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03 Aug 21. Adaptive manufacturing for healthcare during COVID-19 pandemic

New insights on the use of flexible manufacturing to support the response to emergencies such as the COVID-19 pandemic have just been published by an academic-NHS-industry partnership which involves Edinburgh Imaging members, Dr Antoine Vallatos & Dr Adriana Tavares.

Bespoke healthcare components (not to scale): (1) model of part of a piece of plasticware used for PCR-based COVID testing; (2a-3b) attempts to reproduce components of systems that can be used to help patients breathe; (4a-4b) design & prototype of new lock-box to house syringe pumps that administer medications; screenshot of platform Aras Innovator, (5) a piece of software used to manage product development & manufacture, which can be employed in adaptive manufacturing for healthcare. Images reproduced under CC-BY licence from Vallatos et al., Front. Med. Technol. DOI: 10.3389/fmedt.2021.702526
Bespoke healthcare components (not to scale): (1) model of part of a piece of plasticware used for PCR-based COVID testing; (2a-3b) attempts to reproduce components of systems that can be used to help patients breathe; (4a-4b) design & prototype of new lock-box to house syringe pumps that administer medications; screenshot of platform Aras Innovator, (5) a piece of software used to manage product development & manufacture, which can be employed in adaptive manufacturing for healthcare. Images reproduced under CC-BY licence from Vallatos et al., Front. Med. Technol. DOI: 10.3389/fmedt.2021.702526
Please find the paper, here: "Adaptive manufacturing for healthcare during the COVID-19 emergency & beyond".

 

COVID-19 caused crippling global supply shortages of medical equipment & materials.

At an early stage of the pandemic, the University of Edinburgh, NHS Lothian & companies including:

came together as a team to address this problem by reverse engineering or redesigning critical hardware for healthcare applications.

In a paper published on Monday 2 August 2021 in a special issue of Frontiers in Medical Technology, the 26-person consortium – which includes students, postdoctoral researchers, technicians & academics from the School of Engineering – present the lessons learned from their work.

Some members of the team used high-tech three-dimensional scanning methods to study existing biomedical hardware & endeavoured to make replacements using 3D-printing.

Others set out to design & build a new lock-box that could be used to securely hold syringe pumps, which are used to deliver medication such as painkillers.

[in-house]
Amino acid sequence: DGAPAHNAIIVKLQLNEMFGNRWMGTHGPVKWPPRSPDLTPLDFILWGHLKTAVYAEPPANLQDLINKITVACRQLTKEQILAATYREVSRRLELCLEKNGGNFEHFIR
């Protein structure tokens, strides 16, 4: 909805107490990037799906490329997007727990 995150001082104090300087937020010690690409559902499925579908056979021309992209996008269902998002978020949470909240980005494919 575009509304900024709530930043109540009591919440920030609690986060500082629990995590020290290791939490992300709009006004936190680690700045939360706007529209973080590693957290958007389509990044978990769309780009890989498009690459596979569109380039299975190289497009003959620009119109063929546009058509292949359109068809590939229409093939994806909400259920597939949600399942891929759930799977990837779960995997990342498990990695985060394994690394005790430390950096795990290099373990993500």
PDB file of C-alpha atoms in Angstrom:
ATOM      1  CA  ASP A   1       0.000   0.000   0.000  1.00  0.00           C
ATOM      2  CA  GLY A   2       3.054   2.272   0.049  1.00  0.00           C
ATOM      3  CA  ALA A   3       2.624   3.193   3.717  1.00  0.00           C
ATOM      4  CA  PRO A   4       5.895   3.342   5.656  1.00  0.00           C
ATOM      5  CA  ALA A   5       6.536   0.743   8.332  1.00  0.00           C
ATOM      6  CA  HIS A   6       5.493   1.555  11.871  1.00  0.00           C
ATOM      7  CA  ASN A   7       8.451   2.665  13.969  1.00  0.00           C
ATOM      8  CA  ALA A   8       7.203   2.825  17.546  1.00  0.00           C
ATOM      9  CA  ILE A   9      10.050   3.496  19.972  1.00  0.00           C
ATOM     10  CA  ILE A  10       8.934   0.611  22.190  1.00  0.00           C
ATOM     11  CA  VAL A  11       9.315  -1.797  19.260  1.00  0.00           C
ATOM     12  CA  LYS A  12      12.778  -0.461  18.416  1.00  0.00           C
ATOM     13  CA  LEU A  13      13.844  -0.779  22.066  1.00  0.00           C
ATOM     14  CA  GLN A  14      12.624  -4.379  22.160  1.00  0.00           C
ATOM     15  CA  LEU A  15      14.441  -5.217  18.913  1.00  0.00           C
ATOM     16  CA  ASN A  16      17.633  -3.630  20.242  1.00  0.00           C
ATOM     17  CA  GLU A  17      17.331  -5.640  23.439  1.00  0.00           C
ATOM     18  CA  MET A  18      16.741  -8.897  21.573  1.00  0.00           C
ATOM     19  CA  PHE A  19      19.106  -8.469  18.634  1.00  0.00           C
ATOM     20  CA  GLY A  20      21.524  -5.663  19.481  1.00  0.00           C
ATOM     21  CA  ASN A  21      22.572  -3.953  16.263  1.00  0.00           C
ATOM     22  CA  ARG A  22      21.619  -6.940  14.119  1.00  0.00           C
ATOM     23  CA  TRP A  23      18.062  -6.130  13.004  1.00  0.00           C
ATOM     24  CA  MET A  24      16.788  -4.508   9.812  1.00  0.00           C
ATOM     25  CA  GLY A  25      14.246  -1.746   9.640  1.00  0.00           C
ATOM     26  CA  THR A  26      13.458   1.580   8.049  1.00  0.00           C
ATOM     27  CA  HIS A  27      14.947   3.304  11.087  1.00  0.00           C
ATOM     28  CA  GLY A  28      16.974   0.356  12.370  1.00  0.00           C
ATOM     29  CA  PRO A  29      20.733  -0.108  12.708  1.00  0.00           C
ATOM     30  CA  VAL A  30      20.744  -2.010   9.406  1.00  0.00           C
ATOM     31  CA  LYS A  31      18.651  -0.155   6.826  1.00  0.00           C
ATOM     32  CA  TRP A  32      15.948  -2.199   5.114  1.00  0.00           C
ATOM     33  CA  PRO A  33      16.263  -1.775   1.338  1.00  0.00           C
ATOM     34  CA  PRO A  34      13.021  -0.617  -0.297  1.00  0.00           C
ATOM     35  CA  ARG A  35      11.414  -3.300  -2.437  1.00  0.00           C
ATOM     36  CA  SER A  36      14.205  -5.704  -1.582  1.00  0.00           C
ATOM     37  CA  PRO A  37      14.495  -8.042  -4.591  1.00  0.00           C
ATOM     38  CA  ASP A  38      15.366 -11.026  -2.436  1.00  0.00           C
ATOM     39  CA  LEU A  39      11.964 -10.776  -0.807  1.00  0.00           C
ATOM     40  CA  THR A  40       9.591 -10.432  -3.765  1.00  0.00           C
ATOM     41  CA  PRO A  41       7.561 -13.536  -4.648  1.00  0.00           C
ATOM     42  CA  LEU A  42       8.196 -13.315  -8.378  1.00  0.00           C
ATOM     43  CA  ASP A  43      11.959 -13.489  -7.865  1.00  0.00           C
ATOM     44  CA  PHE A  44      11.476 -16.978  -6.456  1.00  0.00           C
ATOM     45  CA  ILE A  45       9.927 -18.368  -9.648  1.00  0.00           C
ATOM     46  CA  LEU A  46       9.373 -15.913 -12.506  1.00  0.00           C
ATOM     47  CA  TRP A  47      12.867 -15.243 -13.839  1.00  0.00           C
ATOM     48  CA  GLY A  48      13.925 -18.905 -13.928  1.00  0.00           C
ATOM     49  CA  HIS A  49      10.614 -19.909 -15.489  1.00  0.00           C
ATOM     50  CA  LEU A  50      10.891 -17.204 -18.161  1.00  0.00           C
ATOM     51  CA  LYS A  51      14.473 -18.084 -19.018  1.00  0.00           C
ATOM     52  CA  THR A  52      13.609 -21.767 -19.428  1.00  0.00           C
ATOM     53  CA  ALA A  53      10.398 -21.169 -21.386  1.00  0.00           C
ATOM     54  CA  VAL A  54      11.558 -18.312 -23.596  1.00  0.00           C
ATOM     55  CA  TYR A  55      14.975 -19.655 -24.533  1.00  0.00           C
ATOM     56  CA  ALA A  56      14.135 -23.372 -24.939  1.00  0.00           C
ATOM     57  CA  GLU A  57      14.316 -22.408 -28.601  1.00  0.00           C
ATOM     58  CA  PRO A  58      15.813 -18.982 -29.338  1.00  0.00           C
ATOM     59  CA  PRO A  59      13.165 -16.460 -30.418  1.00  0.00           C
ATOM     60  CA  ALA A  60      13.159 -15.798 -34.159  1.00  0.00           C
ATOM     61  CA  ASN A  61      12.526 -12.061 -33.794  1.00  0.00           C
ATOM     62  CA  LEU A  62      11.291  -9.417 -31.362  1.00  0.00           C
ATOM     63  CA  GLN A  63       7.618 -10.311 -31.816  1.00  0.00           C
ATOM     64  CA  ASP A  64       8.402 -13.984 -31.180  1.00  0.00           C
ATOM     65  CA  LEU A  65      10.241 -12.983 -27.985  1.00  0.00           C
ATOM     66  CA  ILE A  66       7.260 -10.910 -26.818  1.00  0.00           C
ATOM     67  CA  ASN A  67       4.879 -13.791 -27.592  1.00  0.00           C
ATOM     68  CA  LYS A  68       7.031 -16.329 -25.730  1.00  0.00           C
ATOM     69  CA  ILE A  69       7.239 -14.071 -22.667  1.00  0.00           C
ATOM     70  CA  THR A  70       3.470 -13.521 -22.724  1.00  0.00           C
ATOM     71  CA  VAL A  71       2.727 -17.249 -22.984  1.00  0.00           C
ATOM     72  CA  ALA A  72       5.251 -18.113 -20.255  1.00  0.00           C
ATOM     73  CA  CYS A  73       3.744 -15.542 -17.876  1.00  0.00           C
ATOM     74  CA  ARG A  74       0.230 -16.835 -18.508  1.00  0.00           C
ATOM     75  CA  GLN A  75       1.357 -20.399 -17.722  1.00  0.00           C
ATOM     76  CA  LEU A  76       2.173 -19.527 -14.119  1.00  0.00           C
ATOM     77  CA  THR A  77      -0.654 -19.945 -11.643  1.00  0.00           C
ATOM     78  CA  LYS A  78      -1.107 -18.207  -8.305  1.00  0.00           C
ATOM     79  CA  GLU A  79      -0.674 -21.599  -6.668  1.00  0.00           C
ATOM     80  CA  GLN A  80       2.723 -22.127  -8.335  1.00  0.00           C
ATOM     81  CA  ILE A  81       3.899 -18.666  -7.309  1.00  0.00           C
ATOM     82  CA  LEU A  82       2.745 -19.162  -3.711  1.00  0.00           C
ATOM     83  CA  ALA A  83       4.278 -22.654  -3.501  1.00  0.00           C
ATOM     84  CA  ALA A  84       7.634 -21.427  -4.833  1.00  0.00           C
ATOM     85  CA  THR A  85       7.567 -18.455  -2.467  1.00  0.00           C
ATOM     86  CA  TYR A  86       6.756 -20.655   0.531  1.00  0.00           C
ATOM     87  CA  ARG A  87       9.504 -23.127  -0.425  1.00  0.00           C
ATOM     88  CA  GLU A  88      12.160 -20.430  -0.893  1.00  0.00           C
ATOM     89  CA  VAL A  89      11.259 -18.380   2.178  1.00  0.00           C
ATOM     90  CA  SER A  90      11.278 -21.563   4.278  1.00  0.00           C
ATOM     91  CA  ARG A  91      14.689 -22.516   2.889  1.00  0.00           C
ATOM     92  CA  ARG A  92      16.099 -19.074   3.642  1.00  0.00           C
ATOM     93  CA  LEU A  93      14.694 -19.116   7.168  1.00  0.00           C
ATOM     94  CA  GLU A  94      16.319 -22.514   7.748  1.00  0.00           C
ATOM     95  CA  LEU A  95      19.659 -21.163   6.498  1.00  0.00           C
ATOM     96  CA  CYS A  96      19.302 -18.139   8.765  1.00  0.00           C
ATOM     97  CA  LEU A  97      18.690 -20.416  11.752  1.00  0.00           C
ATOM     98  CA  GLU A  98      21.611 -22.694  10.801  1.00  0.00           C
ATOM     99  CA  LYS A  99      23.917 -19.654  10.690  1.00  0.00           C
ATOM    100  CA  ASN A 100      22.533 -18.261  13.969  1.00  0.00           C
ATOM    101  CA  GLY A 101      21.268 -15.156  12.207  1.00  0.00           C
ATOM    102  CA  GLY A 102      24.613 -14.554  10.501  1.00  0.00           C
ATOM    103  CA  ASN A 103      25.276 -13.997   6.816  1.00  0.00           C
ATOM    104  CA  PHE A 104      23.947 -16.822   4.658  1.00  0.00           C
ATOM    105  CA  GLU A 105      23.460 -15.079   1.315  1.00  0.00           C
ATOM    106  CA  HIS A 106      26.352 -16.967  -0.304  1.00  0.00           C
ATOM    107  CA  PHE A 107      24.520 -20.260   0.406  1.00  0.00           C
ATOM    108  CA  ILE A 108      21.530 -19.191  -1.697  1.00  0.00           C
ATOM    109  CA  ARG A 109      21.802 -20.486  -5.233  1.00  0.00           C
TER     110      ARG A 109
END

A third group within the consortium focused on a software solution that could be used to manage the development of bespoke healthcare hardware products, such as equipment to help directly with patient care or parts that are needed to keep important machines in operation.

The group’s findings demonstrate that flexible manufacturing has the potential to secure back-up supply chains for future emergencies, using pop-up ‘nanofactories’ that can adapt rapidly to developing situations. Their experience shows that such ‘adaptive’ manufacturing must be data-driven & will need to blend old-fashioned engineering techniques with new cutting-edge methods.

The team’s paper also discusses the numerous technical & legal complexities involved in the development of customised components for use in clinical medicine.

The University team included members drawn from:

 

The project was led by Dr Katherine Dunn of the School of Engineering, who said:

"The team worked very hard on a wide range of projects, bringing together expertise from academia, industry & the NHS.

We hope that our work will be instructive to others endeavouring to develop flexible manufacturing for emergency situations, in the context of clinical engineering or elsewhere."

 

Please find the paper, here: "Adaptive manufacturing for healthcare during the COVID-19 emergency & beyond".

 

 

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New insights on the use of flexible manufacturing to support the response to emergencies such as the COVID-19 pandemic have just been published by an academic-NHS-industry partnership which involves Edinburgh Imaging members, Dr Antoine Vallatos & Dr Adriana Tavares.

@SchoolOfEng_UoE @InfAtEd @NHS_Lothian @eduCreateStudio @kdunnresearch